Guatemalan Coffee Brownies with Walnuts

Coffee BrowniesCoffee and chocolate are definitely a no brainer! I mean, just think about Caffé Mochas! The rich, slightly acidic coffee plays well with the sweet hit of cocoa and sugar. For brownies, a full-bodied coffee from Indonesia or Guatemala would pair beautifully with dark chocolate brownies. These brownies call on cocoa, walnuts and ginger, used as a garnish to compliment a full flavoured Guatemalan coffee bean, like an Antigua Coffee would work great! This recipe will make 15 brownies.

Ingredients:

Nonstick vegetable oil spray
2 cups sugar
1 cup minus 1 tablespoon (2 sticks minus 1 tablespoon) unsalted butter
¾ cup unsweetened cocoa powder
3 tablespoons finely ground Antigua coffee beans
½ teaspoon salt
3 large eggs
1 ½ teaspoons vanilla extract
1 ¼ cups all purpose flour
¾ cup walnut pieces
1 cup bittersweet or semisweet chocolate chips
¼ cup plus 1 tablespoon freshly brewed Antigua coffee
30 thin strips crystallized ginger

Directions:

Preheat oven to 350°F. Spray 13x9x2-inch metal pan with nonstick spray. Combine sugar, butter, cocoa, ground coffee, and salt in large metal bowl. Place bowl over saucepan of simmering water and whisk until butter melts and ingredients are blended (texture will be grainy). Remove bowl from over water; cool mixture to lukewarm if necessary. Whisk in eggs and vanilla. Sift flour over and fold in. Mix in walnuts.

Spread batter in prepared pan. Bake brownies until tester inserted into centre comes out clean, about 25 minutes. Cool brownies in pan.

Place chocolate chips in small bowl. Bring brewed coffee to simmer in small saucepan; pour over chips and stir until melted and smooth. Let ganache stand until cool and beginning to thicken, about 1 hour; spread evenly over brownies. (Can be made 1 day ahead. Cover; let stand at room temperature.) Cut brownies into 15 squares. Top each with 2 ginger strips.

Nanaimo Bars

Nanaimo BarsFor the mint version of this dessert, add some mint extract and green food colouring to the middle layer. This recipe will make about 32 bars.

Ingredients:

Bottom Layer:
1 cup butter, softened
½ cup white sugar
⅔ cup unsweetened cocoa powder
2 eggs, beaten
3 ½ cups graham cracker crumbs
2 cups flaked coconut
1 cup finely chopped almonds (optional)

Middle Layer:
1 cup butter, softened
½ cup plus 2 teaspoons heavy cream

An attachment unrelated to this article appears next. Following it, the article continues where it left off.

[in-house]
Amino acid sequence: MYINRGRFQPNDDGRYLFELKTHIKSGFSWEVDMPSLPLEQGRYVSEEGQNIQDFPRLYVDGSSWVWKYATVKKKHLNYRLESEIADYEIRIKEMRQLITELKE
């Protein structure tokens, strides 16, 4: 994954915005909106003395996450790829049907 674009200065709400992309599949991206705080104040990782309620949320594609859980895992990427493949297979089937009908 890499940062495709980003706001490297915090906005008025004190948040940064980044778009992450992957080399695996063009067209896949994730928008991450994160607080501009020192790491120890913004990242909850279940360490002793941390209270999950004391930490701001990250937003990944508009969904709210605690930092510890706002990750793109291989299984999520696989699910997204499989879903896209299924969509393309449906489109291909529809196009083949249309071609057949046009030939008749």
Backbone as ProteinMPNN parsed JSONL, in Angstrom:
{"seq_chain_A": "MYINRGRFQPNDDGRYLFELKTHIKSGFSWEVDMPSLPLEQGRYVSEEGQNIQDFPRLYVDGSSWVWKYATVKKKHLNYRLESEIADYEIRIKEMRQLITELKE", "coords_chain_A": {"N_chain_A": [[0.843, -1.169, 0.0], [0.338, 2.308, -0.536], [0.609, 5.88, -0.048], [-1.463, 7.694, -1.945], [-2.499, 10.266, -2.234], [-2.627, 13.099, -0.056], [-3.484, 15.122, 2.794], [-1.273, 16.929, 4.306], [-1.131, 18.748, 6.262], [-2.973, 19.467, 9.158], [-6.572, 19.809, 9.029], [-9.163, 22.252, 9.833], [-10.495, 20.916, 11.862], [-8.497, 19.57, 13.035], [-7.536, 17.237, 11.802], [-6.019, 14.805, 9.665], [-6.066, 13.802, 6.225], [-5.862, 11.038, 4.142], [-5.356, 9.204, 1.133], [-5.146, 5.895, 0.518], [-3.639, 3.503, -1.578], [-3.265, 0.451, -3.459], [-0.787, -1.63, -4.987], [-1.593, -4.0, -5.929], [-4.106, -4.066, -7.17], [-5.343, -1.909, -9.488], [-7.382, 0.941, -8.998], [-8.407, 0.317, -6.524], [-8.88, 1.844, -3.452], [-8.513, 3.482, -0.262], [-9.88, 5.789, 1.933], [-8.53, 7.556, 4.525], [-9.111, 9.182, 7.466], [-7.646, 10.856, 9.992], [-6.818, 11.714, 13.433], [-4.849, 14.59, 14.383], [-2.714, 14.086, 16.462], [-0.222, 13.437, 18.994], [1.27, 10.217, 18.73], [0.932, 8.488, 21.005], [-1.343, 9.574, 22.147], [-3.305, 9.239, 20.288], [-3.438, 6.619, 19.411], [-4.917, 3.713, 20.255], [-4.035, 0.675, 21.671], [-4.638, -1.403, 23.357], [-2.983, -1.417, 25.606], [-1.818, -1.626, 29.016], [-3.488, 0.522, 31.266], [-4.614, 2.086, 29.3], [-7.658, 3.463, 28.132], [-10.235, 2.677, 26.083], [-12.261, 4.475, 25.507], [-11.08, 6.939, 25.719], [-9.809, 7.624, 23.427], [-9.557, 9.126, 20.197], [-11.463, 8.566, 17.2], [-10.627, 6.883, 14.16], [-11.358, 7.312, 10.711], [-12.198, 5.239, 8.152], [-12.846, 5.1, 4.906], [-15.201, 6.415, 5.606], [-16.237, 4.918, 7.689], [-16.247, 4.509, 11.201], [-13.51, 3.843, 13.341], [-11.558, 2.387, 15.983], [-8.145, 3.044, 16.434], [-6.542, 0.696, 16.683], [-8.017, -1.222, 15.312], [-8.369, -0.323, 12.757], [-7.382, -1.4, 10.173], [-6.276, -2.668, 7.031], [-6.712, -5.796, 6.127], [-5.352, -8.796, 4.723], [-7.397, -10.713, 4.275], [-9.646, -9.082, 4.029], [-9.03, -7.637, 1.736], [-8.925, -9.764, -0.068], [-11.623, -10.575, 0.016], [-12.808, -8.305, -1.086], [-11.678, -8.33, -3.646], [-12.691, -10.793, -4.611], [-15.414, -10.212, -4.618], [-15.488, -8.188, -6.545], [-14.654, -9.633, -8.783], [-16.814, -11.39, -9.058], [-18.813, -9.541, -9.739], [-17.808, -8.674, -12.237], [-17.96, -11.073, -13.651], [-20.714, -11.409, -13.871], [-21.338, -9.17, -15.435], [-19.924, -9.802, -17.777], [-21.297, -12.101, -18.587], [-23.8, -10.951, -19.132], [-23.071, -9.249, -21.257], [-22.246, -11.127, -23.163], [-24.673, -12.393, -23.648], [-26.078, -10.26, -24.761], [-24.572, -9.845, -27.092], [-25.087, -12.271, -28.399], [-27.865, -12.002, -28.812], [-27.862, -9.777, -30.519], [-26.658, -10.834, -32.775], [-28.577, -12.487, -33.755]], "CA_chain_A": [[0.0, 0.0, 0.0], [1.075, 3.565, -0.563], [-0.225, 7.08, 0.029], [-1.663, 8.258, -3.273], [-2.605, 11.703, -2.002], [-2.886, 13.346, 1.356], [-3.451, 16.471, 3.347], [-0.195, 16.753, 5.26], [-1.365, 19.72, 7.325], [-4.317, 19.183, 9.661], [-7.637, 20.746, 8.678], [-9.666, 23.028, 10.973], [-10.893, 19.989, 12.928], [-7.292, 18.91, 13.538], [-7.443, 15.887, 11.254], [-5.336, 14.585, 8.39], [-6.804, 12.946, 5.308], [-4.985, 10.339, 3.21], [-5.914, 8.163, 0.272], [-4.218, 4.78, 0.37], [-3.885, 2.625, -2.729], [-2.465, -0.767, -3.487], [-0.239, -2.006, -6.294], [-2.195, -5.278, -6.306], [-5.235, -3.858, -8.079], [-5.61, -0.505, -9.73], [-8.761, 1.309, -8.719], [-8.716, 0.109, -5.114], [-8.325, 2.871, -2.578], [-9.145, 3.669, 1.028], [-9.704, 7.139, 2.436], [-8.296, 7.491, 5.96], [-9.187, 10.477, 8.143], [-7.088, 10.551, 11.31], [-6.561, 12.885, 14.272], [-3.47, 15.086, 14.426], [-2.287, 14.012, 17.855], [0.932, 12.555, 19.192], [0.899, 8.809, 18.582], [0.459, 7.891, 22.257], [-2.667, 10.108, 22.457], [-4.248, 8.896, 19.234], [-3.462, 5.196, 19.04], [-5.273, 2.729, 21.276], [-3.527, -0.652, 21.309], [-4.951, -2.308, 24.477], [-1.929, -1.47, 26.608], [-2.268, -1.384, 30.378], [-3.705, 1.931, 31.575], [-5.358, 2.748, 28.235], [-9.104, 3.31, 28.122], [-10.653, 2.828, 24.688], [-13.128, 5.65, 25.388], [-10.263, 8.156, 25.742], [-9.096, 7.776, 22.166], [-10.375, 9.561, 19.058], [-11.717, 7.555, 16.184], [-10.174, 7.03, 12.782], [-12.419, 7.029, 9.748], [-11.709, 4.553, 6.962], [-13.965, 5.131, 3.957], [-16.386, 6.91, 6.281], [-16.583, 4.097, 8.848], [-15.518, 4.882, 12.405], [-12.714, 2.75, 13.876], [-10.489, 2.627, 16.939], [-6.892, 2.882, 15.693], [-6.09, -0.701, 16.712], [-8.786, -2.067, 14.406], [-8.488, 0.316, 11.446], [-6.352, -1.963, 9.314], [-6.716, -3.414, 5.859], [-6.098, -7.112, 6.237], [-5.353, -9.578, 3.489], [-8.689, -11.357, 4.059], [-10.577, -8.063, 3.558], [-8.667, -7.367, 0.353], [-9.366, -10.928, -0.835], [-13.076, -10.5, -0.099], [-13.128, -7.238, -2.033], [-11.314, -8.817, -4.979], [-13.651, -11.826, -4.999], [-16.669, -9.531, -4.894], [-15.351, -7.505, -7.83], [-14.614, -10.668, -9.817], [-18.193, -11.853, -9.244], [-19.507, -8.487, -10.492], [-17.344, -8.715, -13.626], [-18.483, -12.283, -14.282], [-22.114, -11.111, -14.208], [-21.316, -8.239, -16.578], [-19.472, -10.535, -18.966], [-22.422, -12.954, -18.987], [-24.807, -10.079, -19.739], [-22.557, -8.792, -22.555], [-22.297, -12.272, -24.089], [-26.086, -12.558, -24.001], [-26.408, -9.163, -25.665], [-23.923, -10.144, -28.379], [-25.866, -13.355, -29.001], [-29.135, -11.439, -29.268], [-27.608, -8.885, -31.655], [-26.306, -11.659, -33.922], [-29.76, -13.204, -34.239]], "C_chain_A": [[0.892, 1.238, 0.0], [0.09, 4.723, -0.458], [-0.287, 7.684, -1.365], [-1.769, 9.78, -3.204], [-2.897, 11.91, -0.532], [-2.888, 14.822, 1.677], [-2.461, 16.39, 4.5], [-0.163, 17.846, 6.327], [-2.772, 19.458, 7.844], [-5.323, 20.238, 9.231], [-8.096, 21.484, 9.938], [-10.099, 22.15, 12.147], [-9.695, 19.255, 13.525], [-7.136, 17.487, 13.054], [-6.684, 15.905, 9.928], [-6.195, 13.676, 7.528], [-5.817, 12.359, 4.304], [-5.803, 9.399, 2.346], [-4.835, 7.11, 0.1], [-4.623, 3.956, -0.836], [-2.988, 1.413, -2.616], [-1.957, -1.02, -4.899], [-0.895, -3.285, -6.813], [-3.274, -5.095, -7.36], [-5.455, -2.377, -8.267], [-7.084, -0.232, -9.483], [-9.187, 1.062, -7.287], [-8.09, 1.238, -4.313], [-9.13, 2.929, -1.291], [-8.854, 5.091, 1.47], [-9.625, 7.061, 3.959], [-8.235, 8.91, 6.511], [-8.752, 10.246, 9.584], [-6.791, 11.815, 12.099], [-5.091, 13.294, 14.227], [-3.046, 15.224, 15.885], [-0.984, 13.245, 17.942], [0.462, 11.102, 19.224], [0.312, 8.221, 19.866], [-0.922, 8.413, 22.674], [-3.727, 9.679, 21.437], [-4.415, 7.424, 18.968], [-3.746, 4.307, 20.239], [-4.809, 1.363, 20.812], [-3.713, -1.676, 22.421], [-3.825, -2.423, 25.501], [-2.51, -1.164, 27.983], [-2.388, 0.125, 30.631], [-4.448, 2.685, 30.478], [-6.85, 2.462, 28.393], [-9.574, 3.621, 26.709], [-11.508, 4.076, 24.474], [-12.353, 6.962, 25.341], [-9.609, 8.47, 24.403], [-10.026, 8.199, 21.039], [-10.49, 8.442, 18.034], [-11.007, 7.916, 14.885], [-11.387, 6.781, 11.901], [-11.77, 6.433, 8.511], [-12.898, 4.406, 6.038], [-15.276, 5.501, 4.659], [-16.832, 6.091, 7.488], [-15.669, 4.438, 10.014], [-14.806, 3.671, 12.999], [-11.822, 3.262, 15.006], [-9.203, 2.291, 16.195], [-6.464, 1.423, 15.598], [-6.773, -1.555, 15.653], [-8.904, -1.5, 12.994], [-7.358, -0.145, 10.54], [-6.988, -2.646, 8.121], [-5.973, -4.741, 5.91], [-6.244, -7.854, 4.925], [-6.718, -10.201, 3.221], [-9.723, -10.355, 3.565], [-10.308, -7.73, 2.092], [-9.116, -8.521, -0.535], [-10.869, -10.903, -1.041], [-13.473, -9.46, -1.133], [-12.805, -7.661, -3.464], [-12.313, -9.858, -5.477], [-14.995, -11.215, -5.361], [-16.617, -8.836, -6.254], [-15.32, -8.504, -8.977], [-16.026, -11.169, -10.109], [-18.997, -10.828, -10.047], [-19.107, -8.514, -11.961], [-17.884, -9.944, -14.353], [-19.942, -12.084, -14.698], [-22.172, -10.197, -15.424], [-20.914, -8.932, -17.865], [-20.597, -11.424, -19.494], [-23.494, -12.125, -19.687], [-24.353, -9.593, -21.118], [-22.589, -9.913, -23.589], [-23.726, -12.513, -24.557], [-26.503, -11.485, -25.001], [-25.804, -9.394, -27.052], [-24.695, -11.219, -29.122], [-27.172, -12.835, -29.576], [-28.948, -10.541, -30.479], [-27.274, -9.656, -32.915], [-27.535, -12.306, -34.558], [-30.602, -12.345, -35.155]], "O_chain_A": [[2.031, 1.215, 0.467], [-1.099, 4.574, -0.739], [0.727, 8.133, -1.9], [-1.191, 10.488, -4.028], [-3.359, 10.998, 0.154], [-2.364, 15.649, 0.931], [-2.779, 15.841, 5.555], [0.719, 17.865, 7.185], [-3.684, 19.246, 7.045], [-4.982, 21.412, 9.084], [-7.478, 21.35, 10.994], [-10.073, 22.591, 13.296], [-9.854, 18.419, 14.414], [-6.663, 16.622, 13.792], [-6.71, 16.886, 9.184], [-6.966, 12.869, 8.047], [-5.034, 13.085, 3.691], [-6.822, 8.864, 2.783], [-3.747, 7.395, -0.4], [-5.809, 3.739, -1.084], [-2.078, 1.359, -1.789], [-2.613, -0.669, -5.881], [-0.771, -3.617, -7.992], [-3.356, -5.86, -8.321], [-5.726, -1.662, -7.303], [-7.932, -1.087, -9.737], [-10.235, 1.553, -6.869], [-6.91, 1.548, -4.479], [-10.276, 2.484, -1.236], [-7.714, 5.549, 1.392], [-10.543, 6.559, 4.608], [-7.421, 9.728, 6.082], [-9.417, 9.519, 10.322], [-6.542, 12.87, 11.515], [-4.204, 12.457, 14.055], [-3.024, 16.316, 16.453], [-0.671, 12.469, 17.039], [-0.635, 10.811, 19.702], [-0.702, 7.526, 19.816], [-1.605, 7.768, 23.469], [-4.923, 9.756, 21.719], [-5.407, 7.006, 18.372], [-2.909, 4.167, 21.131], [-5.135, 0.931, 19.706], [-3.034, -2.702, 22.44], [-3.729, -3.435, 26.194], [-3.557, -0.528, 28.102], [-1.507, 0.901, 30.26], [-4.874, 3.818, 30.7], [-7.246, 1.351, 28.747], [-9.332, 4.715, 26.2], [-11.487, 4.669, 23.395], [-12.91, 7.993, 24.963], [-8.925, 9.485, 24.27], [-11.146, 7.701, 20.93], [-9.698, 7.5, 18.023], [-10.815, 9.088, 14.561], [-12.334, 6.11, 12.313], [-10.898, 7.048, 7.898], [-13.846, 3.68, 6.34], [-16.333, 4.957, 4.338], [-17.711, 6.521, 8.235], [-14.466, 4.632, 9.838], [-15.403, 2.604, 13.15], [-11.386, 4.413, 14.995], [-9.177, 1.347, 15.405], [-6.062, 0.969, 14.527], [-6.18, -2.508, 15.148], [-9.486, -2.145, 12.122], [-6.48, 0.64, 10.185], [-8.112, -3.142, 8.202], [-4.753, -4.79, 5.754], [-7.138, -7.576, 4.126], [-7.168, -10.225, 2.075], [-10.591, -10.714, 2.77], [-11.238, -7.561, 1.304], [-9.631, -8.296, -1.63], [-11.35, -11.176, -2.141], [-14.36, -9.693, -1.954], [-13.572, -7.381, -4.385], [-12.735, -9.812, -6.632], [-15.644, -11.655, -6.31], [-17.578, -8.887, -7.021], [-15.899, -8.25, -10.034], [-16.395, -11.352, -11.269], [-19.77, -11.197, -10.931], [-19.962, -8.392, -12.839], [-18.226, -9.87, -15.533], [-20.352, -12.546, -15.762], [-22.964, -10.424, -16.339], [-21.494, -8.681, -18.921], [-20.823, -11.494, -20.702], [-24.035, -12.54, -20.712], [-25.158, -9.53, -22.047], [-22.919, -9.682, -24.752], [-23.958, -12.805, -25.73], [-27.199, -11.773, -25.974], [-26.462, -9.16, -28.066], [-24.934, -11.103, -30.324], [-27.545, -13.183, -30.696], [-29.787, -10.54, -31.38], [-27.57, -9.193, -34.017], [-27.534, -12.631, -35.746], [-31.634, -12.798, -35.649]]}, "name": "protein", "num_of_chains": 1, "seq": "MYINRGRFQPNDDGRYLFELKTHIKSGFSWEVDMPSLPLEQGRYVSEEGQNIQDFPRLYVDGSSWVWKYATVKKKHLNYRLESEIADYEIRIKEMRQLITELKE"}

¼ cup custard powder (if you can’t find this, use vanilla pudding mix)
4 cups confectioners’ sugar
1 teaspoon mint extract (for mint flavoured option)
2-3 drops green food colouring (for mint flavoured option)

Top Layer:
8 (1 ounce) squares semisweet baking chocolate
1 tablespoon plus 1 teaspoon butter

Directions:

For the bottom layer:
In the top of a double boiler, combine 1cup butter, white sugar and cocoa powder. Stir occasionally until melted and smooth. In a small bowl, beat the 2 eggs until they are well combined. While constantly mixing, add a small amount of the cocoa mixture to the egg mixture so that the eggs can come up to temperature. Slowly add the egg mixture to the main cocoa mixture, until both are combined. Make sure to whisk the entire time so that the eggs do not cook and curdle. The mixture will thicken up, after about 2 to 3 minutes. Remove it from the heat and mix in the graham cracker crumbs, coconut and almonds (if you like). Press into the bottom of an un-greased 9×13 inch pan.

For the middle layer:
Cream together 1 cup butter, heavy cream and custard powder (pudding mix), and if using, the mint extract and food colouring, until light and fluffy. Mix in the confectioners’ sugar until smooth. Spread over the bottom layer in the pan. Chill to set.

For the top layer:
While the second layer is chilling, melt the semisweet chocolate and 1 tablespoon plus 1 teaspoon butter together in the microwave or over low heat. Spread over the chilled bars. Return to the refrigerator to let the chocolate set before cutting into squares.

Chocolate Chicken Mole

Chicken MoleYou may look at this list of ingredients and be a little shocked! Moles, meaning sauce, traditionally have at least 20 different ingredients on average and are a source of great pride. They usually involved several different types of peppers, dried fruits, nuts and a hint of chocolate. This version is a bit of a dumbed down one, as it only contains 12 (chicken and garnish not included)! If you don’t have a rotisserie chicken, you can poach or roast off the equivalent amount of chicken yourself.

Ingredients:

3 tablespoons olive oil
1 ½ medium onions, chopped
4 garlic cloves, minced
1 ½ chipotle peppers with 1 ½ teaspoons adobo sauce from can (or more to taste), chopped
1 ½ cup raisins
1 (796ml) can of diced tomatoes
4 ½ tablespoons smooth peanut butter
3 cups low-sodium chicken broth
3 teaspoons chili powder
¾ teaspoon ground cinnamon
1 ½ teaspoon freshly ground black pepper
2 ¼ ounces unsweetened chocolate (or 3 tablespoons unsweetened cocoa powder)
1 ½ rotisserie chickens, meat removed and shredded (skin and bones discarded)